Dirt: Church girls
God-posting on main.
Terry Nguyen on Father, Son, and Addison Rae.
Rarely do I come across an image on Instagram that disrupts my scroll state. It’s even rarer for an influencer to trigger this interruption, but last week, it was Addison Rae's now-deleted post — of her décolletage exposed in a white bikini, the words “Father” and “Son” printed on each breast — that unsettled me.
I was forced to pause and really look — not just at her bikini-clad figure, haloed in a harsh, American Apparel-like vignette, but at the two logos stamped on her clavicle: Adidas and Praying. I knew of both brands, but they struck me as vastly different. The Instagram thirst trap-cum-advertisement reeked of parody. I couldn't look away. Why does this exist?
What does Praying, a pseudo-religious minimalist brand for the Very Online and performatively pious, have to offer Adidas, the second largest sportswear manufacturer in the world? Turns out, a footwear collaboration is on the horizon. But that doesn’t explain how Addison Rae, one of TikTok’s biggest and blandest stars, fell into this bizarre equation.
I first encountered Praying online in late 2020, when murmurings of a “trad-cath” revival were contained to Twitter, yet to reach the opinion pages of the New York Times. This week’s Times op-ed unduly fixated on a few scene-y New Yorkers’ dalliance with religious conversion; the tone suggested that the columnist, a Catholic, was grasping to be associated with “young urban intellectuals” and the avant-garde, not the other way around. Praying reflects this once-niche subculture, whose online acolytes lean more regressive than transgressive. The brand remixes beloved pop culture moments and random phrases into austere, meme-y merch. The piety is ironic — probably?
Praying was launched in 2020 by two first-time designers, Skylar Newman and Alex Haddad, who had worked in software and architecture, respectively. The two played with the idea of displaying bold but also vague statements on their clothes, which could be left up to individual interpretation. The Holy Trinity bikini is one such example, and it might be the brand’s most iconic product yet. (The unshown bottom in Addison’s post is, of course, emblazoned with “Holy Spirit.”) Symbolic emptiness is part of Praying’s point: "It’s a way of using nihilism to move past nihilism,” Newman told HighSnobiety. “What we’re trying to do is say things and show images that have two meanings. A lot of the time, these meanings are competitive. They can be ironic or completely sincere.”
Addison is far from being the first celebrity to sport Praying. In fact, the brand’s endorsements suggest Praying is aiming for virality instead of true shock value. A closet staple for Olivia Rodrigo, the brand designed purses for her tour. And celebrities, from Megan Thee Stallion to Lisa from BLACKPINK, aren’t afraid to flaunt that they’re among God’s Favorites. Yet Addison seems to be the only personality to court backlash for endorsing Praying’s provocations. Recently, Christina Aguilera was also commissioned by the brand to lounge about in a Holy Trinity bikini. The text on Christina’s was in French, though, and her video, captioned “A religious experience 🕊☁️,” begat significantly less outrage than Addison’s.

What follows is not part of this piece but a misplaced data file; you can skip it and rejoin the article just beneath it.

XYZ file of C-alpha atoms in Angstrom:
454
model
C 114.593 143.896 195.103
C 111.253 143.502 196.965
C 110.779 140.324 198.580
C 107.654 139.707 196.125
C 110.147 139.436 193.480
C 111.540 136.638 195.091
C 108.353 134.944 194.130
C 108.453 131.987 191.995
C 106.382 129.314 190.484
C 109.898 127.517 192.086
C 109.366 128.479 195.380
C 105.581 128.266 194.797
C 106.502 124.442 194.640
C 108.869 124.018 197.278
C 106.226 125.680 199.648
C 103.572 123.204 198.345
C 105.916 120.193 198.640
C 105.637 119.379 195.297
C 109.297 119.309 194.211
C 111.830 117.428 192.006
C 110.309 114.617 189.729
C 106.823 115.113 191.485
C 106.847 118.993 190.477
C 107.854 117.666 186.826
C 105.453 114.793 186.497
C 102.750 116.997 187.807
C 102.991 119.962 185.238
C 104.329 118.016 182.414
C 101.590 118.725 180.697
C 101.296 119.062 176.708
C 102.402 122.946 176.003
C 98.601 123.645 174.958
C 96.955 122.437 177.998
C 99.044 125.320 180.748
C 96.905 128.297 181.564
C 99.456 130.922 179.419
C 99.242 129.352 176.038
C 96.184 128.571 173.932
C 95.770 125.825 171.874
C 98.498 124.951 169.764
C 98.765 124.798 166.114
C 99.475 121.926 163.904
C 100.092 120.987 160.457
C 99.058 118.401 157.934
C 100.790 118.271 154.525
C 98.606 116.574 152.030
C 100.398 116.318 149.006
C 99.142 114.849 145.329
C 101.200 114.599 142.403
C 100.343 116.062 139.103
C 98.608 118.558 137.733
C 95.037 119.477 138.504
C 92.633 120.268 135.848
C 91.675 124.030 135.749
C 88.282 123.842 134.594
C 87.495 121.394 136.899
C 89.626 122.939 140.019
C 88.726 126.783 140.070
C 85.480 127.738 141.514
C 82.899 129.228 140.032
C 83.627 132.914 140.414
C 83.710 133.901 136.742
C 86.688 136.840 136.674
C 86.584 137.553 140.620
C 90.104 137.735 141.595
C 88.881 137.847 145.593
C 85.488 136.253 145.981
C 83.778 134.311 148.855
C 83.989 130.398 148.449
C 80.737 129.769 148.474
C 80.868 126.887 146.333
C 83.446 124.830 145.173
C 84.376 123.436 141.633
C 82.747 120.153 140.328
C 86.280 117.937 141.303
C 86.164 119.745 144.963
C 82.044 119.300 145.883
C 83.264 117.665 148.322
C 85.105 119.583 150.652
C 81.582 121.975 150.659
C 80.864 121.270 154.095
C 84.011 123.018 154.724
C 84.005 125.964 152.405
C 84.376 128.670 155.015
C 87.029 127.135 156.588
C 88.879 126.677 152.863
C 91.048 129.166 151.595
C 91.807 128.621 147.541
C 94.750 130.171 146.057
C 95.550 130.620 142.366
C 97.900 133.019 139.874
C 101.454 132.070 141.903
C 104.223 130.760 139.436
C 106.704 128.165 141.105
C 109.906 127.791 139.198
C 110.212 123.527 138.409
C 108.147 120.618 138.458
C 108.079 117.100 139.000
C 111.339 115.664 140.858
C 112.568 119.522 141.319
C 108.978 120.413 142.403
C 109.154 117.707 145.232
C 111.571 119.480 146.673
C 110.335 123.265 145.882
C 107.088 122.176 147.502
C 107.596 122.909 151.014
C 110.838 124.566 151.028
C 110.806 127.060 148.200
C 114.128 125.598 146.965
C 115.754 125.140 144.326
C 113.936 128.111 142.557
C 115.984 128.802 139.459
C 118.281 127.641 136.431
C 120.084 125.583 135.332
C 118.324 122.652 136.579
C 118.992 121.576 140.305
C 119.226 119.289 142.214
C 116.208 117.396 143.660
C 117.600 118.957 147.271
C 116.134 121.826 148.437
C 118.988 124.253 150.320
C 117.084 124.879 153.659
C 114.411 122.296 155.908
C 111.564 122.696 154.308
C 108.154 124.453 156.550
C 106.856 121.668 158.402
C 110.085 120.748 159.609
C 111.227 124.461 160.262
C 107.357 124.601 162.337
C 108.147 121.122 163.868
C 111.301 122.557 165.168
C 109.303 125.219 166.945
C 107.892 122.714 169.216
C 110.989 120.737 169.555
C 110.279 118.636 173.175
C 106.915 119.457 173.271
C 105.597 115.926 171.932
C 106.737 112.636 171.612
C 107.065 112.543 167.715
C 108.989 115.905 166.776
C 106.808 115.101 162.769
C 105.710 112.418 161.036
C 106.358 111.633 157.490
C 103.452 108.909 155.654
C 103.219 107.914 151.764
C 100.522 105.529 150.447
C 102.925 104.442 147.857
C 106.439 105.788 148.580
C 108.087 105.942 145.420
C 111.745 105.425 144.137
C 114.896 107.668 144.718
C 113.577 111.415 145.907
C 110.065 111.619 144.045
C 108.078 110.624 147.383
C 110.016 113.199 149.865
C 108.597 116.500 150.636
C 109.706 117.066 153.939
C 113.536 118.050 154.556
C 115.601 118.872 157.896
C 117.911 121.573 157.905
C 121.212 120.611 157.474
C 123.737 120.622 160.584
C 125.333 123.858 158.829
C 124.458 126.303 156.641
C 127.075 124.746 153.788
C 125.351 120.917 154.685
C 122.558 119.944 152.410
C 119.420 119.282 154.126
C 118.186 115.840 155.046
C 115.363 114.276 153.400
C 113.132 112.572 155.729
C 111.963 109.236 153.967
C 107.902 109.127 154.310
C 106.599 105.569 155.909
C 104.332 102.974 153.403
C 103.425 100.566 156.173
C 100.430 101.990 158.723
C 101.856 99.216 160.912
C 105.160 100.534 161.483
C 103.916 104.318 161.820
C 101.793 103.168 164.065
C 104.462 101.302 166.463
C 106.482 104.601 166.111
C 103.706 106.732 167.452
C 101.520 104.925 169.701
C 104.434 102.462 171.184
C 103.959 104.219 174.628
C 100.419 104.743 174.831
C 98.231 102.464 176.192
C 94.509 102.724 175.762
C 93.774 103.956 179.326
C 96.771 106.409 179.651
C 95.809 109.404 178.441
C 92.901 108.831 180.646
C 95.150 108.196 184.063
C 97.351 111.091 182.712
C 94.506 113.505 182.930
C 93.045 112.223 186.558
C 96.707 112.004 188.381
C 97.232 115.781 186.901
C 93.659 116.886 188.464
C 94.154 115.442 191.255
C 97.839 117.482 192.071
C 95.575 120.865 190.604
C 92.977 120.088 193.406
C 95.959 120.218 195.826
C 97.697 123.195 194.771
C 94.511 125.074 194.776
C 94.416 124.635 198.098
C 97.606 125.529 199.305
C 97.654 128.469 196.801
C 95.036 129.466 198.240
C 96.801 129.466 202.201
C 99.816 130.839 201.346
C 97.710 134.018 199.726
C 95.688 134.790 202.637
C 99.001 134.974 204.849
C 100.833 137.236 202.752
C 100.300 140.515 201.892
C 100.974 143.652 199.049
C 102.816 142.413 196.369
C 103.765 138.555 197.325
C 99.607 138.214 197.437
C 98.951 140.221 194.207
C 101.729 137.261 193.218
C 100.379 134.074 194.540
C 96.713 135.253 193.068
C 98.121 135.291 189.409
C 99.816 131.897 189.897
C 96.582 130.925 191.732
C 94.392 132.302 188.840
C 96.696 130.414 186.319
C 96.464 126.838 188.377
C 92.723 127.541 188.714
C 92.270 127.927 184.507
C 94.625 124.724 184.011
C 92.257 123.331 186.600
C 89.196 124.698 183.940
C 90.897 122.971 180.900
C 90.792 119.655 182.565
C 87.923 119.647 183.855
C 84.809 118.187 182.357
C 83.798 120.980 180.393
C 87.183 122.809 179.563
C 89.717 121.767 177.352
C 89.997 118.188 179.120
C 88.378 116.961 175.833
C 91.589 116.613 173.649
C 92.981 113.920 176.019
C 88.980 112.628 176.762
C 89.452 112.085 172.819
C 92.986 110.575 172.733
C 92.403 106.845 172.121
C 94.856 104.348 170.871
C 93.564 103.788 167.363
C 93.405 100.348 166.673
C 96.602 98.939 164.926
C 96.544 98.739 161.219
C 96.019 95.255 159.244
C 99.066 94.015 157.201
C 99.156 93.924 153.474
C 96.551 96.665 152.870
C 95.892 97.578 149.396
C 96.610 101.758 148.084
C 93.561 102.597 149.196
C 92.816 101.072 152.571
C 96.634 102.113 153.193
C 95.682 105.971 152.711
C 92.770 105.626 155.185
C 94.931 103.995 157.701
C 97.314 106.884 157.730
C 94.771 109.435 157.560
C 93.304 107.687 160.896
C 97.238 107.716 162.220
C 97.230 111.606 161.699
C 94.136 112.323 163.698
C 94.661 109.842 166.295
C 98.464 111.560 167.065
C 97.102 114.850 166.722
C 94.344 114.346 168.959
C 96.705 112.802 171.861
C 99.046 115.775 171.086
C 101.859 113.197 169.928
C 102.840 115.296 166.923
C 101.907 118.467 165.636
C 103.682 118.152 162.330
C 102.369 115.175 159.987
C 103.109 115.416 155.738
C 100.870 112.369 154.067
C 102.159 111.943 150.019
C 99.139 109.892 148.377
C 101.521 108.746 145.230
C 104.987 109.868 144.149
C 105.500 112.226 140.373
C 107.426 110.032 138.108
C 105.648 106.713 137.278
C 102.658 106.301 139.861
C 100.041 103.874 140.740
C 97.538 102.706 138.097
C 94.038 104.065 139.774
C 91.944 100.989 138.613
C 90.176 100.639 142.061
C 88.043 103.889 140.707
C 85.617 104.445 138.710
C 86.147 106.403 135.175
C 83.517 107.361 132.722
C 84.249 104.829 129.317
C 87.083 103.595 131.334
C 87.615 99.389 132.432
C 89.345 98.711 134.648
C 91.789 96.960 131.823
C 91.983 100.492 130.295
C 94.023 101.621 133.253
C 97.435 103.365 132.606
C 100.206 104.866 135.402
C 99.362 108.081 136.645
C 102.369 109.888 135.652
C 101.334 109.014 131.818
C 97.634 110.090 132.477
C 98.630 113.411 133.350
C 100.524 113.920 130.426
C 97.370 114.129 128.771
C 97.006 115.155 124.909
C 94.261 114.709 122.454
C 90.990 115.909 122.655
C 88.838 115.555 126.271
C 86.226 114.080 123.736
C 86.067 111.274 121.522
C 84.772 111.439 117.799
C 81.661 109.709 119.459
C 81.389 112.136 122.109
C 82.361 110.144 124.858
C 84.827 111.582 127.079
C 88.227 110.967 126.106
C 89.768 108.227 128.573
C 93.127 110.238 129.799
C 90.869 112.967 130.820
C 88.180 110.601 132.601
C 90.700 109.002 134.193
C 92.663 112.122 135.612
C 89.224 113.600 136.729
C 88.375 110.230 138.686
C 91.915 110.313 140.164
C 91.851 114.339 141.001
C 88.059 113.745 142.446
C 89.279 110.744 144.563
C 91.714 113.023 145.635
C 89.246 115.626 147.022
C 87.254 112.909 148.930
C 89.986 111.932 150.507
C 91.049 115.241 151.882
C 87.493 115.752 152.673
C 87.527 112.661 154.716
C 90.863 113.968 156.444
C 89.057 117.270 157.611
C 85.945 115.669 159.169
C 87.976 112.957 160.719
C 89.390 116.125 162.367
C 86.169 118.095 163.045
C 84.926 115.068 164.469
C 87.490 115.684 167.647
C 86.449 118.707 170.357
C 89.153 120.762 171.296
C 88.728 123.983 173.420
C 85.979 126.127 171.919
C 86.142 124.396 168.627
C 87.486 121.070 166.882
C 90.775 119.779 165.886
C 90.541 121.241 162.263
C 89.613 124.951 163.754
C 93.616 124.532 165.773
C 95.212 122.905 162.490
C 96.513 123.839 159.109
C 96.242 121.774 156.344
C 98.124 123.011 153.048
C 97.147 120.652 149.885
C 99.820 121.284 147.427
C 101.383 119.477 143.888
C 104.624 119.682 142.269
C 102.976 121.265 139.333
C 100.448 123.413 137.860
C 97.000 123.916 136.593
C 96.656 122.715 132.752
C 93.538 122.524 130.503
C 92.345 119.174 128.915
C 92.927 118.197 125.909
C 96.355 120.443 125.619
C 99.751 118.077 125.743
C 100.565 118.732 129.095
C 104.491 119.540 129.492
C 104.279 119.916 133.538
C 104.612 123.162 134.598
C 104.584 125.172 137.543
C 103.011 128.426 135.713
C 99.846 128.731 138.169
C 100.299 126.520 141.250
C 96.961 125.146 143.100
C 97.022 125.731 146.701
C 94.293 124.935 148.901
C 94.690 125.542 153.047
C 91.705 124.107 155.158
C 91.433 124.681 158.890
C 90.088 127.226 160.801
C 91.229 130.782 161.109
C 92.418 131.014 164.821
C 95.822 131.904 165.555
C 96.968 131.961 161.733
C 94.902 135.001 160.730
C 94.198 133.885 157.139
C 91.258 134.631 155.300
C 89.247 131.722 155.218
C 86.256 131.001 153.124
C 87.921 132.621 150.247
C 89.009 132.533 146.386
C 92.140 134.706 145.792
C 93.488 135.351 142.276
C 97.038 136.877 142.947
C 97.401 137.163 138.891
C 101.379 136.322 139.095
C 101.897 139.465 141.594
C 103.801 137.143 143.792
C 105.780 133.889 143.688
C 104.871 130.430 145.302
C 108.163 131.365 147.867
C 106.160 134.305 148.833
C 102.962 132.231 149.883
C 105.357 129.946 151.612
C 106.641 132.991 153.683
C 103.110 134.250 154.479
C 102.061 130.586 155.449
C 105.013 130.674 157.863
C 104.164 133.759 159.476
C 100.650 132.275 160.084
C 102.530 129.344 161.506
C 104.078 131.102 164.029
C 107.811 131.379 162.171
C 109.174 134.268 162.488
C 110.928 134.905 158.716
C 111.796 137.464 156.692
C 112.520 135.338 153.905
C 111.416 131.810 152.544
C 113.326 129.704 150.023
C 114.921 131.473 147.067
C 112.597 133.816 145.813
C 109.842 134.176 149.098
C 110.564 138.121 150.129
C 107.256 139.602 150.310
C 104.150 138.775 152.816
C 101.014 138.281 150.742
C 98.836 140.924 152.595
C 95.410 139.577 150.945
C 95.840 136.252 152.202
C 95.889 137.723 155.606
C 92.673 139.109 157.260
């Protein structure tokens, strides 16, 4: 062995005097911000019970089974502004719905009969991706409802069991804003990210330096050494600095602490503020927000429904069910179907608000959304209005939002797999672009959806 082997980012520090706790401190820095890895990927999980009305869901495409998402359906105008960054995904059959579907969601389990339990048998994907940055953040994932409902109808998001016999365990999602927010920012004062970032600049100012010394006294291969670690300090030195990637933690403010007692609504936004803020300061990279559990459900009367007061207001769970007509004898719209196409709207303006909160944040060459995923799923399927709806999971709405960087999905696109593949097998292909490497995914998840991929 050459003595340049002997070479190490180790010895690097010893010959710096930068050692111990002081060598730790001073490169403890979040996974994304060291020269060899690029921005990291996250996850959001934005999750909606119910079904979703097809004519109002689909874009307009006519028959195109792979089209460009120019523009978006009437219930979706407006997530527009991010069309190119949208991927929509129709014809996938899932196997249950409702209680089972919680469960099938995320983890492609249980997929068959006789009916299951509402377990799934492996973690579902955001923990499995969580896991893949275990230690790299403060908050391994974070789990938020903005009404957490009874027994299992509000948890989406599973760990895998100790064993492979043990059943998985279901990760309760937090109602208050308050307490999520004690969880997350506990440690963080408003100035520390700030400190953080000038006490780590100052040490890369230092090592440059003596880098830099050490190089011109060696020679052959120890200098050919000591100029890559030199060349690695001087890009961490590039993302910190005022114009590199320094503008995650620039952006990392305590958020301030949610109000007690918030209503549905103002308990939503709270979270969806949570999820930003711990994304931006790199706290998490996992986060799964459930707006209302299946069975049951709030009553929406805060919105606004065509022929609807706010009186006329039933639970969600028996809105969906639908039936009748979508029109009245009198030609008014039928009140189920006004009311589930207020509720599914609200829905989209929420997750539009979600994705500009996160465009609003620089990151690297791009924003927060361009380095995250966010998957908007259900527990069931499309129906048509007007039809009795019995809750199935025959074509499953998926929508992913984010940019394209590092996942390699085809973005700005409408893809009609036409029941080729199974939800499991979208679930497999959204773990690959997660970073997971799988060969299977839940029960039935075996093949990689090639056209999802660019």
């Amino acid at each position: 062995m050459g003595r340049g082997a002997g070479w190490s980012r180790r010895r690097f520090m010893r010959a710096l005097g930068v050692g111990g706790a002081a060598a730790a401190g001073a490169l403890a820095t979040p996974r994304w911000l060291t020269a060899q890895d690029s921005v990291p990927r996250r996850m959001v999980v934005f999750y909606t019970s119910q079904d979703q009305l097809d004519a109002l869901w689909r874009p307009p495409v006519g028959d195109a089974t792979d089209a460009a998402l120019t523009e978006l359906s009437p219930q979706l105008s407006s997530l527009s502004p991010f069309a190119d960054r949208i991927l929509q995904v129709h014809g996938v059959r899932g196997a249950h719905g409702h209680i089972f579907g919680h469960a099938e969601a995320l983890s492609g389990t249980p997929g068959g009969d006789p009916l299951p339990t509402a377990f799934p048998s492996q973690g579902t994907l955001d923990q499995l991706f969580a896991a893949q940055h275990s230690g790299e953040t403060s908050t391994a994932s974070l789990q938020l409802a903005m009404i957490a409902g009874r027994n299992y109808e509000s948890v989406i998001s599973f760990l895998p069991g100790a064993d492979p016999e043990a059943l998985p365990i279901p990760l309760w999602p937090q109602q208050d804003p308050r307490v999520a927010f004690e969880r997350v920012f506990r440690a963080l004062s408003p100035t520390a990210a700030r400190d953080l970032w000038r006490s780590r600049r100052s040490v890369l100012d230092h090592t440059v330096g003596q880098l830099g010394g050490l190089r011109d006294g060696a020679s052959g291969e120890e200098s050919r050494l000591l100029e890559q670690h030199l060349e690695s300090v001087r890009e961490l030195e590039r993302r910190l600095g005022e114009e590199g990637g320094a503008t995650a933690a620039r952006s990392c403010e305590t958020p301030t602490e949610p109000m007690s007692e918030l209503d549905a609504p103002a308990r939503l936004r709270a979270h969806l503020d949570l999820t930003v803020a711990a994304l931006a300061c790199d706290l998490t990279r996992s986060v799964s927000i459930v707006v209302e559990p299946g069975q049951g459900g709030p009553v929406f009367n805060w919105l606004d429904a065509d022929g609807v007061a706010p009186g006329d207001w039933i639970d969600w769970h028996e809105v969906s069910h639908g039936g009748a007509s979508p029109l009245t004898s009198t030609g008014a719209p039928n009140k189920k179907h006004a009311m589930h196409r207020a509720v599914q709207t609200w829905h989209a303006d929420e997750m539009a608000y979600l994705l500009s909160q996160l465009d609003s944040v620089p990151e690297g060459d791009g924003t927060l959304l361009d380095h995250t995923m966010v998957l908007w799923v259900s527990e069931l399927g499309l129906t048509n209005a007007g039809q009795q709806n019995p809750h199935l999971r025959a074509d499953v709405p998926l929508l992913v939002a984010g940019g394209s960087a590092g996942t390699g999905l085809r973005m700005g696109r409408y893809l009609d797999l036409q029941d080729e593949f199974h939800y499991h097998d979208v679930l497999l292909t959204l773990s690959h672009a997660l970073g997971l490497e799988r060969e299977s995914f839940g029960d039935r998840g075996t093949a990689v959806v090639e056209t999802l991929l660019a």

It might be because Addison positions herself as the all-American (virtual) girl next door. A bikini mocking the Holy Trinity might be too risqué for an influencer who’s selling dolls of herself, as Addison is, and trying to be a Netflix chick-flick actress. But blasphemous imagery is traditional currency in Hollywood. (When will Praying call up Madonna?) Recall Lindsay Lohan’s 2010 cover on Purple Magazine, where she posed as a crucified Jesus. Addison is no Jesus-like Lindsay, a disgraced star at the time of the Purple shoot. There are no good biblical parallels to draw here, besides the constant adoration she receives from fans. (Celebrity worship is a form of modern religion.) “When I’m in the crowd of fans or onstage, that’s when I feel the most connected to something greater than myself,” said the musician Maggie Rogers, who recently completed a master’s degree at Harvard Divinity School. (She has not been seen in Praying.)
Thanks for reading Dirt! Subscribe for free.
As a former Catholic, I found the backlash amusing, because it reminded me how performative religion can be. You eat the body and sip the wine. You genuflect and kneel in prayer. You confess your sins, repent, and say your three Hail Marys. Much of Catholicism is pure spectacle, as is online life, even as we clamor for some salve, a hint of truth or authenticity. These days, we are all followers of something — a religion, ideology, or person. So why not surrender to the pageantry of being a follower, earnestly or ironically? To cite an oft-quoted line from the poet Ben Fama: “Prayer is whatever you say on your knees.”
Maybe the current appeal is more about prayer’s aesthetic function: Claim the symbols of devotion without committing to the spiritual bit. As society grows more secular, the easiest “rebellion” is to reject modernity and embrace tradition. The “cool-girl-gone-quasi-Catholic” persona born online is not really about God, after all. It’s about the self – and Addison Rae is the perfect evangelist for that mission.
— Terry Nguyen
The Dirt: Communion is on social media.
Need more Dirt? Here are some recent staff favorites: